Gordon: Pogos may be cover for China spies
MANILA, Philippines — The murder of a Chinese online gaming worker in Makati City at the hands of alleged members of the People’s Liberation Army (PLA) has heightened anxiety that China may be using Philippine offshore gaming operators (Pogos) for intelligence gathering in the country, Sen. Richard Gordon said on Sunday.
“You will be a stupid country if you drop your guard,’’ he said in a radio interview, pointing out that China has the world’s biggest intelligence agency, with millions of agents.
Gordon noted that China is beefing up its intelligence network in the country so that it will “be ready whatever happens.”
Asked if China was using Pogos to bring in money to finance its intelligence activities, Gordon said: “They are riding on Pogos.”
“While I don’t know if the arrested suspects were really PLA members, in the realm of possibilities that’s very possible,” the senator said.
P8B in less than 2 months
He surmised that the murder on Thursday night of a Chinese Pogo worker, who was gunned down by two suspected members of the PLA, could be related to the suspicious influx into the country of more than $100 million in cash hand-carried by Chinese visitors.
The senator disclosed in an interview with Inquirer editors and reporters on Thursday that more than $160 million (about P8 billion) was brought by a handful of Chinese citizens, who arrived in the country from Dec. 17, 2019, to Feb. 12.
Records of the Bureau of Customs showed that some of the Chinese visitors had carried as much as $5 million, which was supposed to be used for “casino” and “investment.”
Nica task force
Assistant Customs Commissioner Vincent Philip Maronilla said the National Intelligence Coordinating Agency (Nica) had created a technical working group (TWG) to look into the matter.
“We are already cooperating with them as to the tenor of the TWG,” Maronilla said in a statement on Sunday.
Gordon urged National Security Adviser Hermogenes Esperon Jr. and the military to conduct a thorough counterintelligence check of the Chinese Pogo worker’s killing after the police found PLA IDs on the two arrested suspects.
Police investigators said suspects Yang Chao Wen and Liang Yuan Wu had arranged the meeting with the victim, Yin Jian Tao, to exchange Yin’s more than P300,000 for Yang’s yuan.
Yin was shot dead in the VIP room of Jiang Nan Hot Pot restaurant in Barangay Bel-Air.
Two IDs found on the crime scene were said to belong to Liu Sheng Zhen of the PLA, whom the two suspects claimed was their coworker at an online gaming company.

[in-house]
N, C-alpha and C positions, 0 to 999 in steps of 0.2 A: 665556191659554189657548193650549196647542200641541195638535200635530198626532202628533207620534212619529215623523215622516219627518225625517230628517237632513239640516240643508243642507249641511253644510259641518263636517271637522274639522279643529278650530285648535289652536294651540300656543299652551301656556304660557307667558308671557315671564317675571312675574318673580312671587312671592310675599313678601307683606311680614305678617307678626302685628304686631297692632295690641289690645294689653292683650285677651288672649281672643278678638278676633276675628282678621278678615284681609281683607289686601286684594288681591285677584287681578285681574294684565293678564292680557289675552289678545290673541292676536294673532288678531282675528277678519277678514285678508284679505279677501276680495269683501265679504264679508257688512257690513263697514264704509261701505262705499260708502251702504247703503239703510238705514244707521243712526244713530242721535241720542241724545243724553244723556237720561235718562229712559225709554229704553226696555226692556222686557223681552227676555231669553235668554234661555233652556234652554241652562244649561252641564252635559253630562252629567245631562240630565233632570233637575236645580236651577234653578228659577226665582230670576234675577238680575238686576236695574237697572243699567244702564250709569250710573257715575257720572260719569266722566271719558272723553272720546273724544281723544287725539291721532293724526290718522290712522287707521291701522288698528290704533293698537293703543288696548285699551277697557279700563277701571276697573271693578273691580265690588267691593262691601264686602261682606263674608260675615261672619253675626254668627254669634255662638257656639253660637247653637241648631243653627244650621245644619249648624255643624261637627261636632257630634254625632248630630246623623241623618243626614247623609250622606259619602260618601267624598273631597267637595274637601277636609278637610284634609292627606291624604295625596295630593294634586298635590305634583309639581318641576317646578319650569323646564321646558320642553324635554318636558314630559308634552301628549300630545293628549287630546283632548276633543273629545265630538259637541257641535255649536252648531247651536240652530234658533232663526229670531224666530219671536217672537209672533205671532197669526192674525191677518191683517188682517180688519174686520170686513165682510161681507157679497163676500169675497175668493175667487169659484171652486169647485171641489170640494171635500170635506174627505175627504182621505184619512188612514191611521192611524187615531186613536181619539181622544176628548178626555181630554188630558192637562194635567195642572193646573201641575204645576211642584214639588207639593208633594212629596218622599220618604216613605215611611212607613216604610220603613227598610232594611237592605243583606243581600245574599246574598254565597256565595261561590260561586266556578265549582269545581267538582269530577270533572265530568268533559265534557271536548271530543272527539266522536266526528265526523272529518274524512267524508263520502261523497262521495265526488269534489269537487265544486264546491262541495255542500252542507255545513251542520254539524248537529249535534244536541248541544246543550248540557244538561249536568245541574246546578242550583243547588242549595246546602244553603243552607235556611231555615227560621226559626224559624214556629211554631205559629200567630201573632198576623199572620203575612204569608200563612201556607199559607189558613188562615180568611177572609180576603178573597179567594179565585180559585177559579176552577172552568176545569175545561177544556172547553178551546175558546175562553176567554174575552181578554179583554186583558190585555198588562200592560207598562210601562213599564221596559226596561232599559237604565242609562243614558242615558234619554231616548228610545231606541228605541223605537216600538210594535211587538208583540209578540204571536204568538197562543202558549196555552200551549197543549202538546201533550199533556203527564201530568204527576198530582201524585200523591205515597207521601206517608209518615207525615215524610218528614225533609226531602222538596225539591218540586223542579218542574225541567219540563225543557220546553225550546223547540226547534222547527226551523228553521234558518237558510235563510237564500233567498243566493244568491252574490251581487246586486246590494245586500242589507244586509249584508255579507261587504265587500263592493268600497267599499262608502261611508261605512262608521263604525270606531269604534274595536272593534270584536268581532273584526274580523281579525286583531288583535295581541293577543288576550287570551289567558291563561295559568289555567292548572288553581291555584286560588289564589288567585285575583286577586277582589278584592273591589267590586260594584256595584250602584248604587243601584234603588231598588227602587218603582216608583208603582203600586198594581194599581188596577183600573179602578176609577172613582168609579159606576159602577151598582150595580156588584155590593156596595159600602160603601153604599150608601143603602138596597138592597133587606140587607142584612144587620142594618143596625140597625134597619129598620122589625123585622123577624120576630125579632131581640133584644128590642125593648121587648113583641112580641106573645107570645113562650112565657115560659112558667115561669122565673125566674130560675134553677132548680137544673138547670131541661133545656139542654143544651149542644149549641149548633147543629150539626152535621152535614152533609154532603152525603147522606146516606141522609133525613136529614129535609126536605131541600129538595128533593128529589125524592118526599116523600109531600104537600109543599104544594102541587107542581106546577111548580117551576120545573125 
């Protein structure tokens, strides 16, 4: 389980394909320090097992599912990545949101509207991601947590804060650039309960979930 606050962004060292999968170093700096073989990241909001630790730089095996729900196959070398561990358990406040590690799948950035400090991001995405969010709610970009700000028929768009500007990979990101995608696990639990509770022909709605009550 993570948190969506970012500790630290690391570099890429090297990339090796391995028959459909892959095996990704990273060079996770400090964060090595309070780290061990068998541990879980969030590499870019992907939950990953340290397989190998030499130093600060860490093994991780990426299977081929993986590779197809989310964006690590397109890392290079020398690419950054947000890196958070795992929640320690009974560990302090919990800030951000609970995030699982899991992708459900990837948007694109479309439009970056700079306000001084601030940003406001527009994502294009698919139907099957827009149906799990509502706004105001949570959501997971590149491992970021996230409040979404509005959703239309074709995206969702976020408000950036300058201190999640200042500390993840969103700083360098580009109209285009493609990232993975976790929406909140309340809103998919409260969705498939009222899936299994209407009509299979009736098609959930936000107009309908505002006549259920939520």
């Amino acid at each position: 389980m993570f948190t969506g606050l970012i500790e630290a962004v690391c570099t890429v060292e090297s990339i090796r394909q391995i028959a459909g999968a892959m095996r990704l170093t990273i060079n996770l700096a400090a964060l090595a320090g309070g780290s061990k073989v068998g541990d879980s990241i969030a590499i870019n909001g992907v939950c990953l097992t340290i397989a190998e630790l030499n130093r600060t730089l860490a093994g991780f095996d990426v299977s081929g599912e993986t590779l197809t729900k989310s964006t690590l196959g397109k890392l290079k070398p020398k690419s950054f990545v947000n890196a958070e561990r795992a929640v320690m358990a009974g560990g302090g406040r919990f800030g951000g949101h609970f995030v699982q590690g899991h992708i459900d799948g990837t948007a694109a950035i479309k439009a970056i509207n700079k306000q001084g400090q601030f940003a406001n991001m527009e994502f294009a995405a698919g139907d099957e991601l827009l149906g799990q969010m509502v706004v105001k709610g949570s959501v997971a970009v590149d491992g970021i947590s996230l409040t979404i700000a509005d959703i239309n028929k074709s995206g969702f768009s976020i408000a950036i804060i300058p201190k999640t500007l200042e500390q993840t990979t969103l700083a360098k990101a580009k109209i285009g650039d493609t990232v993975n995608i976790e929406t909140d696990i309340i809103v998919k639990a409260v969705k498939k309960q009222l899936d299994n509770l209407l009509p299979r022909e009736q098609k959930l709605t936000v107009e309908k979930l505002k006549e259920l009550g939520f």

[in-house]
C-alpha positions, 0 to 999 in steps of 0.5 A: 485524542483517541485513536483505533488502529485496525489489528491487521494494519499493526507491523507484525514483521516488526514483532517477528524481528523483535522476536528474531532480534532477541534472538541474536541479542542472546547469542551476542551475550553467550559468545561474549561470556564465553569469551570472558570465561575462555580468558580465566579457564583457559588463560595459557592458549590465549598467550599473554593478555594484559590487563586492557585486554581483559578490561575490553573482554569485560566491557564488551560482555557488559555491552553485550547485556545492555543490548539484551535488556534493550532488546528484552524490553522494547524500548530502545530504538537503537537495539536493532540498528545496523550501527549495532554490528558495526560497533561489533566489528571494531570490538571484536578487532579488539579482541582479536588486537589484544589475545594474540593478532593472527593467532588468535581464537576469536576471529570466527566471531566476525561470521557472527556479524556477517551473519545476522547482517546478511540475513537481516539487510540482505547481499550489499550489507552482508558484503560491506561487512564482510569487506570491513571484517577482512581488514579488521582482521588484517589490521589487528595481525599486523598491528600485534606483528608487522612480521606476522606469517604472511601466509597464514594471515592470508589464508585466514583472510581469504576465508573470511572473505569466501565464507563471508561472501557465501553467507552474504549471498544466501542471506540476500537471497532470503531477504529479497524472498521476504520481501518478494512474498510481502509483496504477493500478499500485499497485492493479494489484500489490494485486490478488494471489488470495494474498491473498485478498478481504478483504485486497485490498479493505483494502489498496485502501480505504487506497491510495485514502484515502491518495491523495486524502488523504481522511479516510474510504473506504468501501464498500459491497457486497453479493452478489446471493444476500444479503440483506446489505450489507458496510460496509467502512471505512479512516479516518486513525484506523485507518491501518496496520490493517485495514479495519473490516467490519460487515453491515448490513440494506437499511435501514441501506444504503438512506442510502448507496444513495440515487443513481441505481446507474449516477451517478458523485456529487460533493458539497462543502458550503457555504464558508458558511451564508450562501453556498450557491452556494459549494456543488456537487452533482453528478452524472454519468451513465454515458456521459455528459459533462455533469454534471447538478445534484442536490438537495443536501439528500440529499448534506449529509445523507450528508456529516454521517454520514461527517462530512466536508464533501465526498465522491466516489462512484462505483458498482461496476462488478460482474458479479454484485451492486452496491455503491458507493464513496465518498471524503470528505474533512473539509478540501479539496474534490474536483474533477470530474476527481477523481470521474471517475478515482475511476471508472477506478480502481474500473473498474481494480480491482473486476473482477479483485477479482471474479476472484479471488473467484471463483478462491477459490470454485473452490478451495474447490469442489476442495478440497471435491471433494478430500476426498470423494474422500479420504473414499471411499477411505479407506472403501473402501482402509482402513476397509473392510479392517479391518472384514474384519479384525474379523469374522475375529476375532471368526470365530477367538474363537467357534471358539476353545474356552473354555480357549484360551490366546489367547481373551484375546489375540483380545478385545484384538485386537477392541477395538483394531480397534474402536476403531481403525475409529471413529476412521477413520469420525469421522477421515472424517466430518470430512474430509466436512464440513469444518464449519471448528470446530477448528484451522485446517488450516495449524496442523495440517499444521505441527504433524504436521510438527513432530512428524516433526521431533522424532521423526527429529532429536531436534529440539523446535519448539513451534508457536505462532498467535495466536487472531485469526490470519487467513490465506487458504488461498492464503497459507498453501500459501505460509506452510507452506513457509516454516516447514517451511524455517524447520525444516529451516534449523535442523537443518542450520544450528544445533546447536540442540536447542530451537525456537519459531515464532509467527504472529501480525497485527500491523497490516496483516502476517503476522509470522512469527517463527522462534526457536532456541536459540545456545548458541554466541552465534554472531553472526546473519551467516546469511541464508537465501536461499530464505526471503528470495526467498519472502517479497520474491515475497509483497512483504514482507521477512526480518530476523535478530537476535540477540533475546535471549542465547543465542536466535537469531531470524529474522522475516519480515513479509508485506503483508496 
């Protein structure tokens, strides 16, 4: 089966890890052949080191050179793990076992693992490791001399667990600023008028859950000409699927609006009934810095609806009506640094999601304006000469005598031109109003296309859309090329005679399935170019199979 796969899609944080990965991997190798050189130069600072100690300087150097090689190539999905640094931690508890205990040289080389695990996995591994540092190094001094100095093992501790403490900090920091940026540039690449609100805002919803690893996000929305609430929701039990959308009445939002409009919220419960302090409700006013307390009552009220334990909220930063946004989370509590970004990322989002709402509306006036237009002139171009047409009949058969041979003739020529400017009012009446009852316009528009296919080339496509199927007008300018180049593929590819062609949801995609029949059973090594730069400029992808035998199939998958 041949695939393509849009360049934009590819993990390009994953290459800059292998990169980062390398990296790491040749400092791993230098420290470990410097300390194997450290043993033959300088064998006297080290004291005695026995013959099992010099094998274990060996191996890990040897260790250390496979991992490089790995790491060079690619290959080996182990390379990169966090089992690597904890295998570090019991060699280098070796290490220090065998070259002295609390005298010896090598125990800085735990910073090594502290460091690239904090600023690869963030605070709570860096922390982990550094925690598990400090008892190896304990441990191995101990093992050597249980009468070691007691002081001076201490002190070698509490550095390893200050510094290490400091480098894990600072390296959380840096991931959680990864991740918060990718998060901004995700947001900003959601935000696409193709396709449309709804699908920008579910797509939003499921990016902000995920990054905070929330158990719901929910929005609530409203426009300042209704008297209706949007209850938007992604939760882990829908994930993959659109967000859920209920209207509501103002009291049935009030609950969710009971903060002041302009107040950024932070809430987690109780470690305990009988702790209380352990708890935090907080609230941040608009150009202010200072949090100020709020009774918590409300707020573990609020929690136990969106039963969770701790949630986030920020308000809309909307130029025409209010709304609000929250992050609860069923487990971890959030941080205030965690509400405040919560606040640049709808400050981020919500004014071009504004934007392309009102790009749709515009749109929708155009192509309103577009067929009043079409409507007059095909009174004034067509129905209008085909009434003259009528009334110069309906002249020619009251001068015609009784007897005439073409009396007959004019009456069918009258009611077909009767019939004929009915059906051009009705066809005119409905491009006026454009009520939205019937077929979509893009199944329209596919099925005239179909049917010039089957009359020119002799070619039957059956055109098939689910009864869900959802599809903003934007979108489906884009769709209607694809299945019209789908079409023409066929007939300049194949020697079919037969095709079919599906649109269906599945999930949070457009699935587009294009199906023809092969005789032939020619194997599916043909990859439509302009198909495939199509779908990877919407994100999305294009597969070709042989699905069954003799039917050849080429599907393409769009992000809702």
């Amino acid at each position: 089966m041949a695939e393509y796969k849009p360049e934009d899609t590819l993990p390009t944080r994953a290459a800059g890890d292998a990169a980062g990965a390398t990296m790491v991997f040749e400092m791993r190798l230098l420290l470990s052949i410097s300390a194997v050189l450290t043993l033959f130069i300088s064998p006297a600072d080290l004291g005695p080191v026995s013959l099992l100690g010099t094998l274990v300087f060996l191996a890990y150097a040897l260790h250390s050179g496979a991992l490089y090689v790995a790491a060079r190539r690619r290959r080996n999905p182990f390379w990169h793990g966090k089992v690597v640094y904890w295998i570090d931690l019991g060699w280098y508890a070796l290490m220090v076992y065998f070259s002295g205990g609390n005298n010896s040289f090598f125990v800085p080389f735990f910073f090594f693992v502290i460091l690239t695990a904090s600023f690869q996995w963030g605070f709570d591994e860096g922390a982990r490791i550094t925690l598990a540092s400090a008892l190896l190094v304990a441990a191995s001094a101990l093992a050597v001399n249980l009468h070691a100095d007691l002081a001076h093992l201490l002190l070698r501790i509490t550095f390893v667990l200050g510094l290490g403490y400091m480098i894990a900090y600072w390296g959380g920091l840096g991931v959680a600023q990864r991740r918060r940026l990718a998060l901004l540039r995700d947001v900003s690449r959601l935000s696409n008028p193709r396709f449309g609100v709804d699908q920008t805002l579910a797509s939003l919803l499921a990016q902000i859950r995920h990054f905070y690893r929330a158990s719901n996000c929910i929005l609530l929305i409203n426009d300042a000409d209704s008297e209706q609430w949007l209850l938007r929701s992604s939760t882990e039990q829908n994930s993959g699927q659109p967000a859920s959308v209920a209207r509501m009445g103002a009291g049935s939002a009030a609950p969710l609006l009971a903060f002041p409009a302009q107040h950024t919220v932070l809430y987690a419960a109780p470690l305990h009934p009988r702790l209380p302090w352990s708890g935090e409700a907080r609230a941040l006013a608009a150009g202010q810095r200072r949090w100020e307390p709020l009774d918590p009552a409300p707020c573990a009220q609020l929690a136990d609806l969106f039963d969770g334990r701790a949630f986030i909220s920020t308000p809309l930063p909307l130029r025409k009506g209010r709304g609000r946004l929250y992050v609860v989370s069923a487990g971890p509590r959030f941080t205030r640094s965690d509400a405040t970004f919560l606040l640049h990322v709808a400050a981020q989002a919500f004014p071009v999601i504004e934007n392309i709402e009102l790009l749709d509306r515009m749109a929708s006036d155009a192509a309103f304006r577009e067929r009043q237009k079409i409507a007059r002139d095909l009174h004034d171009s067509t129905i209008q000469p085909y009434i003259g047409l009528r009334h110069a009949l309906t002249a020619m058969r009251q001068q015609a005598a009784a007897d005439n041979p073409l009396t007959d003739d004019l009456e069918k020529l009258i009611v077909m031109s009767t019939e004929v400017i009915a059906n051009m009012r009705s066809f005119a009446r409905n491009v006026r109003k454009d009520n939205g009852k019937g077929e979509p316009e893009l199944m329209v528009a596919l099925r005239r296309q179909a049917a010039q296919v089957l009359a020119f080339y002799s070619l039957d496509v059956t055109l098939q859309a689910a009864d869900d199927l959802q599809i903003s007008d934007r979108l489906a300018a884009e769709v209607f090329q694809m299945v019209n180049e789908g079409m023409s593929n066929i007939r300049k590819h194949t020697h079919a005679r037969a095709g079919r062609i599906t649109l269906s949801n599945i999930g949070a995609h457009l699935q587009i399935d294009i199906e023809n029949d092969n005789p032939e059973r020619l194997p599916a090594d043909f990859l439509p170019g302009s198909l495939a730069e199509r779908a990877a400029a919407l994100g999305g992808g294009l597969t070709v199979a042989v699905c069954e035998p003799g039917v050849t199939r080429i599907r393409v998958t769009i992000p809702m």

A third suspect was able to escape after the killing.
Gordon wondered why the two arrested Chinese were carrying guns.
“They are not allowed to bring guns here. Did they coordinate with our police? It’s apparent that they did not,” he aid.
Senate Minority Leader Franklin Drilon reiterated that the Anti-Money Laundering Council (AMLC) should be notified about foreigners who are bringing in more than $10,000 upon their arrival at airports in the country.
Drilon said Gordon’s information showed that some Chinese citizens were using the country to launder their dirty money to avoid criminal liabilities.
“We have never seen this kind of behavior. They seem very confident that they will not be caught,” he said.
Drilon said the Philippines was clearly being used for money laundering. “The Chinese syndicates have been emboldened in making our country a haven for money launderers.”
The Bureau of Customs (BOC) on Sunday said it “heightened its efforts to address the influx of suspicious large amounts” of foreign currency into the country.
“Several groups of passenger-couriers declaring huge amounts of foreign currency have been identified by the BOC through its sustained monitoring efforts,” the bureau said in a statement.
The BOC added that it was coordinating with the AMLC, Bangko Sentral ng Pilipinas (BSP), Congress and intelligence and law enforcement agencies.
Maronilla said the BOC was referring to the AMLC travelers caught bringing in excess money without declaring it.
He said it was the AMLC that would tell the BOC if bringing into the country excessive foreign currency was money laundering.
‘Not a crime’
“Bringing in money is not a crime in itself. It’s actually bringing in excessive money for the use of anti-money laundering activities. But since it’s not established right away that it’s money laundering activities, we refer them to AMLC,’’ he said.
Undeclared money is usually hidden inside the passenger’s baggage and is discovered during an X-ray examination.
Many of those who declared excess money said it was for investment, but others said it was for leisure or vacation spending, according to the assistant customs commissioner.
—With a report from Tina G. Santos
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